This week I've been putting together a Bravery Box for a little kindergarten client of mine who is really struggling with the transition to school. He hasn't really been able to talk to anybody at school since he started in Pre-K last year. Our goal is to help him talk more freely to the teacher, and to get comfortable with talking to the other kids. The Bravery Box is designed to help him do that, one little step at a time.
Since my client is only five, I decided to do a little teaching about bravery before talking with him about the Bravery Box. I used books on his interest level, and his mom gave a personal example of her own bravery when she was scared. Then we talked about how brave he is, for going to school every day even though it's scary.
So here's how the Bravery Box works. I picked up a little metal gift-card box at the dollar store and cut down colored index cards to fit inside. I also bought a booklet of 350 award stickers for a dollar and cut several of the sheets down to fit inside the box. So it looks fun and colorful, and it's self-contained. (Also, I'm into the whole thing for $3, which is a price I can love.)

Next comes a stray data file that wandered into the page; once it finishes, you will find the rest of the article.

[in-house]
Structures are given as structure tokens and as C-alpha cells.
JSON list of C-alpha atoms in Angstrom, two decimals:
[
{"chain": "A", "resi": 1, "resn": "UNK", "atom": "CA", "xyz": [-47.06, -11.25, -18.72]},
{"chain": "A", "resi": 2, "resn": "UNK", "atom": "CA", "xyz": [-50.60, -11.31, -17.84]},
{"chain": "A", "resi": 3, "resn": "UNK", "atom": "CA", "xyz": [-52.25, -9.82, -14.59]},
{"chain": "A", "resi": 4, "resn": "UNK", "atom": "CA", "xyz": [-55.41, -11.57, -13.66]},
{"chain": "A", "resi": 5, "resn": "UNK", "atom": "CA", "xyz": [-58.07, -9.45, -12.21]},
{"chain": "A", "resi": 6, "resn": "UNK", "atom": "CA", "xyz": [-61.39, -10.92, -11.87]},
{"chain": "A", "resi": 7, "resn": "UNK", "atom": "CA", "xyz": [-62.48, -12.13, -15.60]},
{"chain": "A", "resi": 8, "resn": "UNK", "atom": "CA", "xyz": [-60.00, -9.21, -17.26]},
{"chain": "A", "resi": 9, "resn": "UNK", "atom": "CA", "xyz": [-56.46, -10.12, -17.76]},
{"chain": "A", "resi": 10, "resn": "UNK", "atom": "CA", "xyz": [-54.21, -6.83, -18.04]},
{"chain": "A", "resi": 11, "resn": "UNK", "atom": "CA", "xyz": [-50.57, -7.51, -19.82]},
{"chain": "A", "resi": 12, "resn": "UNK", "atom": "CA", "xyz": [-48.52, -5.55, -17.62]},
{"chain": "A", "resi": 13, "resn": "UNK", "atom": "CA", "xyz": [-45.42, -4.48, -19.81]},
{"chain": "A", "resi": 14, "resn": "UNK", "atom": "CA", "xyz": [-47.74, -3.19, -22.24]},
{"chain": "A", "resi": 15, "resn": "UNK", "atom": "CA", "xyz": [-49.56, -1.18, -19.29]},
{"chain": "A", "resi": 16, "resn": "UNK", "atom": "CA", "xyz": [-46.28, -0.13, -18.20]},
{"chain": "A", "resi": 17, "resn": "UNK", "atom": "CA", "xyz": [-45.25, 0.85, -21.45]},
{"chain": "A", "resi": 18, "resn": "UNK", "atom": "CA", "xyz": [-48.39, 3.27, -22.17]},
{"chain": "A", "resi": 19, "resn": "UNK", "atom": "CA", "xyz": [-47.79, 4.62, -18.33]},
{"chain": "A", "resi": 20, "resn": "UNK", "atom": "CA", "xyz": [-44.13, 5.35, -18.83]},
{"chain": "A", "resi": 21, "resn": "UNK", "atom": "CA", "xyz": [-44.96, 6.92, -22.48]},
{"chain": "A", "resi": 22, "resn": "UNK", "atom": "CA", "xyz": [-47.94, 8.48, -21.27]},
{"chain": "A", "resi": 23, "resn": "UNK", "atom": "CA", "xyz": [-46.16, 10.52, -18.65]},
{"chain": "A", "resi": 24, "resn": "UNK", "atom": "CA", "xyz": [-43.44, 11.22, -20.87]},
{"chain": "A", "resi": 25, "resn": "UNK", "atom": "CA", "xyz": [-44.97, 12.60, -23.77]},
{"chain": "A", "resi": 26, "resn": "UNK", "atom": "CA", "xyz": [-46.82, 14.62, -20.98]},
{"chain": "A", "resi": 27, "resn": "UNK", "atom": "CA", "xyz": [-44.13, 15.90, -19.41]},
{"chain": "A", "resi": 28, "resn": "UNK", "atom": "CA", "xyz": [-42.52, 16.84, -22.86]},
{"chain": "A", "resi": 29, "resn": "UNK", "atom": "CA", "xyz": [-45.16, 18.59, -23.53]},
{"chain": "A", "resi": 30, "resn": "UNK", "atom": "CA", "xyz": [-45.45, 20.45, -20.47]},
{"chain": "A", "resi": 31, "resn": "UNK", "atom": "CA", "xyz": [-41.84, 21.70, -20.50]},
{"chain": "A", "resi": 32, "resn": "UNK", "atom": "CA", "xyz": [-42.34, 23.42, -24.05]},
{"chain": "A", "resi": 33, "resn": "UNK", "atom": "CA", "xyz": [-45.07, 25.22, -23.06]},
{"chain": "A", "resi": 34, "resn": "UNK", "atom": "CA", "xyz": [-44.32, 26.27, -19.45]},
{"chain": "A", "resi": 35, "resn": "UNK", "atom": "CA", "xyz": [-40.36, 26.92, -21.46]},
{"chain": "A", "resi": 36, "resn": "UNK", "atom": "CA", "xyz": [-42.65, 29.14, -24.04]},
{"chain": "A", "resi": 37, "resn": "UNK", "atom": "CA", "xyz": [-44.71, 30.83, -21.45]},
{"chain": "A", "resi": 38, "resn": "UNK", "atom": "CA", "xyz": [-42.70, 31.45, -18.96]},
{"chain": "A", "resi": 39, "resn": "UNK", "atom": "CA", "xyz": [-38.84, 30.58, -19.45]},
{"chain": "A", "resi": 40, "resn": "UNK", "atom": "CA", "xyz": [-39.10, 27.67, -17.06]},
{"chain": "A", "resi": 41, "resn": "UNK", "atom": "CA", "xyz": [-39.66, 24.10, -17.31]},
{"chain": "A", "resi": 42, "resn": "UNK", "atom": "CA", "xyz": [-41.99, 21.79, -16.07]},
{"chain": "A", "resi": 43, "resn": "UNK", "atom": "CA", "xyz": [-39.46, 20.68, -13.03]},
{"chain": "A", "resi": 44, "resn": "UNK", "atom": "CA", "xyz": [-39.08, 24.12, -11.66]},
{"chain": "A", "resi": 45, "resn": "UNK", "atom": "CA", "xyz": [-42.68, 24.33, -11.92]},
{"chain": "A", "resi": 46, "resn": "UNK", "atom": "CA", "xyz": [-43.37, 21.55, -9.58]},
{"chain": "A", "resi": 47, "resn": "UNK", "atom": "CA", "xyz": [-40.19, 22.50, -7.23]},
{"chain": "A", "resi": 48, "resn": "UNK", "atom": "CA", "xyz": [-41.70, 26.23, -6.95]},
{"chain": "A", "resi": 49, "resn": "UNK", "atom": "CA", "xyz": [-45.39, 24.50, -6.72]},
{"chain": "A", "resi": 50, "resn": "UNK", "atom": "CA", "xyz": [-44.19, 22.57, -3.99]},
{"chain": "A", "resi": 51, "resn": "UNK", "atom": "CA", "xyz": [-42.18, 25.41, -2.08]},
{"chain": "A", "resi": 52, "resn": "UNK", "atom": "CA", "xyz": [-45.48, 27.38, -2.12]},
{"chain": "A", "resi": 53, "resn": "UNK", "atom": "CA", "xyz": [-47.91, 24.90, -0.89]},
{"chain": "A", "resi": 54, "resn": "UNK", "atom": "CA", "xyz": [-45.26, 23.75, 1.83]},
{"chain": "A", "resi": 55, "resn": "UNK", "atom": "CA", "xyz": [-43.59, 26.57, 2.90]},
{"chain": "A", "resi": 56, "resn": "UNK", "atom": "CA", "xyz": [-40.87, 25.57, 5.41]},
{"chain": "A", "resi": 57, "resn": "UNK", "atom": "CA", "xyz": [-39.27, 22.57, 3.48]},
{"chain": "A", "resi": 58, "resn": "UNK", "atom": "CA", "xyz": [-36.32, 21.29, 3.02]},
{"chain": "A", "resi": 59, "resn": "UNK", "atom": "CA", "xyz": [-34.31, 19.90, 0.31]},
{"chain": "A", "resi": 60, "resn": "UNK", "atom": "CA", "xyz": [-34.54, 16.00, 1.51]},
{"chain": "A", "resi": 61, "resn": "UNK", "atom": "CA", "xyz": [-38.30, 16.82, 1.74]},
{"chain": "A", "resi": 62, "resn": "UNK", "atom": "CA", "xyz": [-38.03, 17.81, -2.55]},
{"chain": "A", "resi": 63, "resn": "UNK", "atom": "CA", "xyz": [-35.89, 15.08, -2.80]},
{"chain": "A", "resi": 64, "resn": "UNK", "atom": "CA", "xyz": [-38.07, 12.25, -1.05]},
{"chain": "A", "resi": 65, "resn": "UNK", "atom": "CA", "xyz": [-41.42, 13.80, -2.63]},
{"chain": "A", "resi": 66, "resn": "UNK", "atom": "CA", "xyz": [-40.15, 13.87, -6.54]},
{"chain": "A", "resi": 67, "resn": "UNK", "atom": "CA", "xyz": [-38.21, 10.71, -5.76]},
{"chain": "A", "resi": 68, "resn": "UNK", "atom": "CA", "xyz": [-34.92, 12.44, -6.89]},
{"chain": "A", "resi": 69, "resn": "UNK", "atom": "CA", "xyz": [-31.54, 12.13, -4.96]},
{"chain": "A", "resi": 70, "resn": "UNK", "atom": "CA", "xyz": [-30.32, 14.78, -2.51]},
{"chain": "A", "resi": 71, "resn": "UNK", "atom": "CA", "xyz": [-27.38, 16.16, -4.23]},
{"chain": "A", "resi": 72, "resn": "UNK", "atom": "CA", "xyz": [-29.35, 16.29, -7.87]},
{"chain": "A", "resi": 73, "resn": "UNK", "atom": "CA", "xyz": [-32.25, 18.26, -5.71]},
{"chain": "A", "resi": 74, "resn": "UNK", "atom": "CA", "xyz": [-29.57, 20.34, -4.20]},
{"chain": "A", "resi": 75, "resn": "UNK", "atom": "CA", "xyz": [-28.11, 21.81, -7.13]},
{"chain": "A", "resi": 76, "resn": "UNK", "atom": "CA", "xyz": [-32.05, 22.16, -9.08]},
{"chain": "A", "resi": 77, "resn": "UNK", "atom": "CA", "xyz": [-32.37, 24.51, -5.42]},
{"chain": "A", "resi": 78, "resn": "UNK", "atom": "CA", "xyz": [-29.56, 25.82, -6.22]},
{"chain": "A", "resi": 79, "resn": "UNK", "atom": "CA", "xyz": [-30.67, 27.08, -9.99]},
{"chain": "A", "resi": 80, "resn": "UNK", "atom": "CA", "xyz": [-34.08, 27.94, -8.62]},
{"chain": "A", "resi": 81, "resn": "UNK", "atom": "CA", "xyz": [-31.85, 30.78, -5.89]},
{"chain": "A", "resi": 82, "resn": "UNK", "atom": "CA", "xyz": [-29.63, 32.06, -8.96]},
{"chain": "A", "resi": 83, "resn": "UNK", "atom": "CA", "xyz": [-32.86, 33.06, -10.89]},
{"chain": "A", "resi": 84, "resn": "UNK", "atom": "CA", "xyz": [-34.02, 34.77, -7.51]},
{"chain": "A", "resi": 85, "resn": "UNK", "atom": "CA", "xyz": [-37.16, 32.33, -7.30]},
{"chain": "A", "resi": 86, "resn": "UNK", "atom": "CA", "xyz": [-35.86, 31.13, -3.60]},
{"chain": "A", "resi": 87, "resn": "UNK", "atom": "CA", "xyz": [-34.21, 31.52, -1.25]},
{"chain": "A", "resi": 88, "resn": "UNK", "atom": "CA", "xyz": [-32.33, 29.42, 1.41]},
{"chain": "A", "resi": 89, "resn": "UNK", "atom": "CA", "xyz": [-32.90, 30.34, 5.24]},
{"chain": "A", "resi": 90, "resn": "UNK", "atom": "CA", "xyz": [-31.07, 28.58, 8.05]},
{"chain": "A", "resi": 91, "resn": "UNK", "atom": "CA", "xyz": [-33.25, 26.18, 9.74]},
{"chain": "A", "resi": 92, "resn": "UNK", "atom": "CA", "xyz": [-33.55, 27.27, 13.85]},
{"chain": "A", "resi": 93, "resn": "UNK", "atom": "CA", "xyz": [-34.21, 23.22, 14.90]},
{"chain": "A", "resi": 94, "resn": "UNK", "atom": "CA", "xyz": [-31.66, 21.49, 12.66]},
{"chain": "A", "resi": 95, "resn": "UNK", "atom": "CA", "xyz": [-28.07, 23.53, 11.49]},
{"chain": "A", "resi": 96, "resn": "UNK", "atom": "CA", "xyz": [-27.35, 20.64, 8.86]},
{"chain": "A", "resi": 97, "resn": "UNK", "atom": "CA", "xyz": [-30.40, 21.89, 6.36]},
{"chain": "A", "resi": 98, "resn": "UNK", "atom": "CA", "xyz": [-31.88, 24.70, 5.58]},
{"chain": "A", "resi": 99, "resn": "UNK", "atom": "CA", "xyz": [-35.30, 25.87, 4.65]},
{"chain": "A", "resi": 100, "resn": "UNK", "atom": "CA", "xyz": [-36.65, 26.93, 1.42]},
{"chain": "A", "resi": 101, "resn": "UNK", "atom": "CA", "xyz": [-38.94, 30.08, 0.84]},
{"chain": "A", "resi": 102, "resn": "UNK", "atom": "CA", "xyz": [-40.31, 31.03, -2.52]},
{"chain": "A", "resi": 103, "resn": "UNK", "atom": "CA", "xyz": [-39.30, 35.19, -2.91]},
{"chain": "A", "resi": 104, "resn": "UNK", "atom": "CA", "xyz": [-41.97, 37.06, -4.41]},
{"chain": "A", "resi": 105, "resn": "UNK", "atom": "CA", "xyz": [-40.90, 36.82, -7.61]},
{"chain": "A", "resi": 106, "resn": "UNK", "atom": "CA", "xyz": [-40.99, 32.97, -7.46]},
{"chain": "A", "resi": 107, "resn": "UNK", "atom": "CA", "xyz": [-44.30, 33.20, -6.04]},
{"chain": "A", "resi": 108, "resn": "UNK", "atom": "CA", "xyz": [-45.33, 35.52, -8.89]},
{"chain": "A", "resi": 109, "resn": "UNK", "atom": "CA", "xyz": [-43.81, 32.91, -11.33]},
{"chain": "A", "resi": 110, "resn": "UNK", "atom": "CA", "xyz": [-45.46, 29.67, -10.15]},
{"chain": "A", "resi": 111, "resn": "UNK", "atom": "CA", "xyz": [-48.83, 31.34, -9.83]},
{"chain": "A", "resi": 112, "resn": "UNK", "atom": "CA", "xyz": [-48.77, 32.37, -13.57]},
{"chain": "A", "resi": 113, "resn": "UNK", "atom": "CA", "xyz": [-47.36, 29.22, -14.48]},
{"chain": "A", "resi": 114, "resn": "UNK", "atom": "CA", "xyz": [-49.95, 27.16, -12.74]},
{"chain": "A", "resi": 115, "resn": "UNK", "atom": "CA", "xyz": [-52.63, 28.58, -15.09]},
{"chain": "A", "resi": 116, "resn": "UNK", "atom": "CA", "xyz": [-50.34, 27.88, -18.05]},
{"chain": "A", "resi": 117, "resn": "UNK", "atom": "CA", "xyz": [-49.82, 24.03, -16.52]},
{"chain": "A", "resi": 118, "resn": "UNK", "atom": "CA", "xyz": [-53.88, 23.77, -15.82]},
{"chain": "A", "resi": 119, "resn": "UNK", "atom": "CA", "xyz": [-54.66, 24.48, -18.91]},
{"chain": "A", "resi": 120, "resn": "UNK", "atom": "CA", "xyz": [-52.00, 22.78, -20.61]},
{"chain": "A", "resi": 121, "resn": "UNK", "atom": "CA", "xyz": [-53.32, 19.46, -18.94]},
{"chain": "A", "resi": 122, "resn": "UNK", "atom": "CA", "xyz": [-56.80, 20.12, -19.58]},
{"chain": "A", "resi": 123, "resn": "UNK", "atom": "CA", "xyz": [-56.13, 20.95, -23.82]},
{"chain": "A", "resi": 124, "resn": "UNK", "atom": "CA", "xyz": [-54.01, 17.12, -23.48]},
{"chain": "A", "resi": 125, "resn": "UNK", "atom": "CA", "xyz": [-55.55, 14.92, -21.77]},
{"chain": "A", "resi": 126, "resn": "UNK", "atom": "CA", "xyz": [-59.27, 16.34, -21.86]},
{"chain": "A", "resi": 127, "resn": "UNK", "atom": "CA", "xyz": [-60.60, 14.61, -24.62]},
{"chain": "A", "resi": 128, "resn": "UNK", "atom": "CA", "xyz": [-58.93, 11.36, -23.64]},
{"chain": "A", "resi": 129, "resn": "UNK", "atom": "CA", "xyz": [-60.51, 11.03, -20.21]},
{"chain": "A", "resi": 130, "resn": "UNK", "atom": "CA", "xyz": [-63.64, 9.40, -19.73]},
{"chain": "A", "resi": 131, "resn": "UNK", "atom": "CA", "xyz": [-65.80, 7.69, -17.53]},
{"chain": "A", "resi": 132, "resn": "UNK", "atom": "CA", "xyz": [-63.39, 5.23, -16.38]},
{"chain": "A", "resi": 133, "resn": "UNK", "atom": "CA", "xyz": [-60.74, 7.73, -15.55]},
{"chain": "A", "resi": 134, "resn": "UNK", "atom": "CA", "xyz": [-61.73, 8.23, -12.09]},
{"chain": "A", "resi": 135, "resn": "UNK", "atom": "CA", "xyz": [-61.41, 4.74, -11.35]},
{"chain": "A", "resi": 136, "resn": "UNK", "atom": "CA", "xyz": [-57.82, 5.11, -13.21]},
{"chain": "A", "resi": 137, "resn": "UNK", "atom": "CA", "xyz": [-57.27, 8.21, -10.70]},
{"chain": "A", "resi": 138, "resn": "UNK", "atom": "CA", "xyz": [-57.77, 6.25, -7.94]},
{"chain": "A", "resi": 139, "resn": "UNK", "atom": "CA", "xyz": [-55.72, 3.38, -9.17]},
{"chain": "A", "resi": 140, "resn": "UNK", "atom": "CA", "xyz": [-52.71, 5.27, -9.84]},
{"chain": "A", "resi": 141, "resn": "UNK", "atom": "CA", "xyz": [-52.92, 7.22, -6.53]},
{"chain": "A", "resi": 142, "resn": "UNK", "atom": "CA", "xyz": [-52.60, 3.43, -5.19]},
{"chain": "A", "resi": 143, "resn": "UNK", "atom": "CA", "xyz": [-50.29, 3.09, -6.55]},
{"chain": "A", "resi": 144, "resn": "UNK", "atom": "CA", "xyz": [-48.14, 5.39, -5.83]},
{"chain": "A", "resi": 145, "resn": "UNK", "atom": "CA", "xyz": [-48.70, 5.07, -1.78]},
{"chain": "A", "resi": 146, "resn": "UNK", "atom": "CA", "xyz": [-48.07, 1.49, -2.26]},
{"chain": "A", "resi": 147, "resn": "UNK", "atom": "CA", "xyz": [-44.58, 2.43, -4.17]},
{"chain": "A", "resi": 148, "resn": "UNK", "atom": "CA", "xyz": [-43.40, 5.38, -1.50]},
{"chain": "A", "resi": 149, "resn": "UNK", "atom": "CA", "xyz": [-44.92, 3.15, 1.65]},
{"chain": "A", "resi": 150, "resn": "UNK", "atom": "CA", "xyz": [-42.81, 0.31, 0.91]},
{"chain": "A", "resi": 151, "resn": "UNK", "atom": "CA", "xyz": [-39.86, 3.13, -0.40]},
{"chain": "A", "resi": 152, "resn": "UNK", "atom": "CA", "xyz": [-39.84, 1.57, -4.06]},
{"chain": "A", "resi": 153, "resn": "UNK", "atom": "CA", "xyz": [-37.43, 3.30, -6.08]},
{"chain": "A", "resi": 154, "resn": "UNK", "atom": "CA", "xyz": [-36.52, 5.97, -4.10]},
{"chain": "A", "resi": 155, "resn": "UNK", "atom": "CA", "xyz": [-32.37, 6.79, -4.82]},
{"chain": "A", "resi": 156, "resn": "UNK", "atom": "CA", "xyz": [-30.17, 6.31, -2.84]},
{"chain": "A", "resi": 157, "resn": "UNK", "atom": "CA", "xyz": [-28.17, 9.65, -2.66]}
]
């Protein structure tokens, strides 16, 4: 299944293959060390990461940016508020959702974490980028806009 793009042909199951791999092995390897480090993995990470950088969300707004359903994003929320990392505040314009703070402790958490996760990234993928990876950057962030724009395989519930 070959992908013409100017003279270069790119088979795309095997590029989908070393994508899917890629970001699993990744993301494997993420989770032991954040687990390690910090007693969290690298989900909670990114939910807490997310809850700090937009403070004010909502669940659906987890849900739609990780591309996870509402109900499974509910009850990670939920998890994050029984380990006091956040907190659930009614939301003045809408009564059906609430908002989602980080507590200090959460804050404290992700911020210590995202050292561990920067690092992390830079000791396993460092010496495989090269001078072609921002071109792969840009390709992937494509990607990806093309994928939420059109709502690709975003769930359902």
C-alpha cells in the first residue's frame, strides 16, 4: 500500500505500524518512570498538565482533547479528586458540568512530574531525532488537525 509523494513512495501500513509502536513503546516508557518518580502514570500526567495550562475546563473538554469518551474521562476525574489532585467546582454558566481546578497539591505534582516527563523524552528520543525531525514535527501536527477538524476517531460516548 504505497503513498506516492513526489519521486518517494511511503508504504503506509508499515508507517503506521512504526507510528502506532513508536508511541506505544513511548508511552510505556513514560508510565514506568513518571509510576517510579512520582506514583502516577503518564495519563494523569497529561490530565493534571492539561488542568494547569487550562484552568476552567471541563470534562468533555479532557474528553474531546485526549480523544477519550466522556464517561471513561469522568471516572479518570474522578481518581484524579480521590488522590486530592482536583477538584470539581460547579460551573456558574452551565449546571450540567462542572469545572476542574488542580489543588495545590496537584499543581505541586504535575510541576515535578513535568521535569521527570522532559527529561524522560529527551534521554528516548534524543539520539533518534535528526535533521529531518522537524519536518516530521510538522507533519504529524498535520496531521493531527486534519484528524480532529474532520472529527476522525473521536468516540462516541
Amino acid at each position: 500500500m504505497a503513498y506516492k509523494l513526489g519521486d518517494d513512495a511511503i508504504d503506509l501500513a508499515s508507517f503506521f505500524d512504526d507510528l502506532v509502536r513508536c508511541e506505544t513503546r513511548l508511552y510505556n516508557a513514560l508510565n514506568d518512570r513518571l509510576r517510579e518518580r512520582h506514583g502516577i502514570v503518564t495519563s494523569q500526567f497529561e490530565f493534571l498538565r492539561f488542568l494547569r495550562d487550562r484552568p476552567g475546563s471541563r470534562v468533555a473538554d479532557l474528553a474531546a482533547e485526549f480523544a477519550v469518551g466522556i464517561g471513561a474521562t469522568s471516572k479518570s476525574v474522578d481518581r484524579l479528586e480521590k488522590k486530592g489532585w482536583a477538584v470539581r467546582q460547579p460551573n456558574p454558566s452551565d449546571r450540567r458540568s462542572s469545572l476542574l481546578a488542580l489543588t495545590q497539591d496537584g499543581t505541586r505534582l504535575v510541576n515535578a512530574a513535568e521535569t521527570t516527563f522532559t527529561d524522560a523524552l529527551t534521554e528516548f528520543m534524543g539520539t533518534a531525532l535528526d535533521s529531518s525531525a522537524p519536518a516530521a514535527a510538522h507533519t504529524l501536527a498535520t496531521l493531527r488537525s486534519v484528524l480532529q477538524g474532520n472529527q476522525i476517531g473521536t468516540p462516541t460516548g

I worked with my client and his mom to come up with Acts of Bravery, and we wrote one on each card. We decided he would have three Acts of Bravery to work on at a time. After all the pep-talk about brave fire fighters, brave parents, and brave little self, my client was quite ready to participate in identifying some brave new things he can do at school.
He will receive a sticker on the back of the card whenever he performs an Act of Bravery. Mom decided that when he has six stickers on a card, he's had lots of practice with that Act, and he can move on to another. (This keeps him from picking the easiest thing and doing it forever.) Mom will come up with a small reward for him when each card is full, to keep him motivated along the way.
When a card is full, he and Mom can work together to come up with another Act of Bravery, each progressing toward more interaction with the teacher and the other children. I expect this process might take a while, and I think the Bravery Box is something they can continue together (along with the classroom teacher and the school counselor) for as long as they need to.
My hope is that both the parents and the child will feel empowered to take small steps toward the goal, rather than just feel overwhelmed and at the mercy of something they can't control. Also, I want the child's everyday bravery to be recognized and rewarded, rather than overlooked and minimized just because he hasn't gotten to the big goal yet.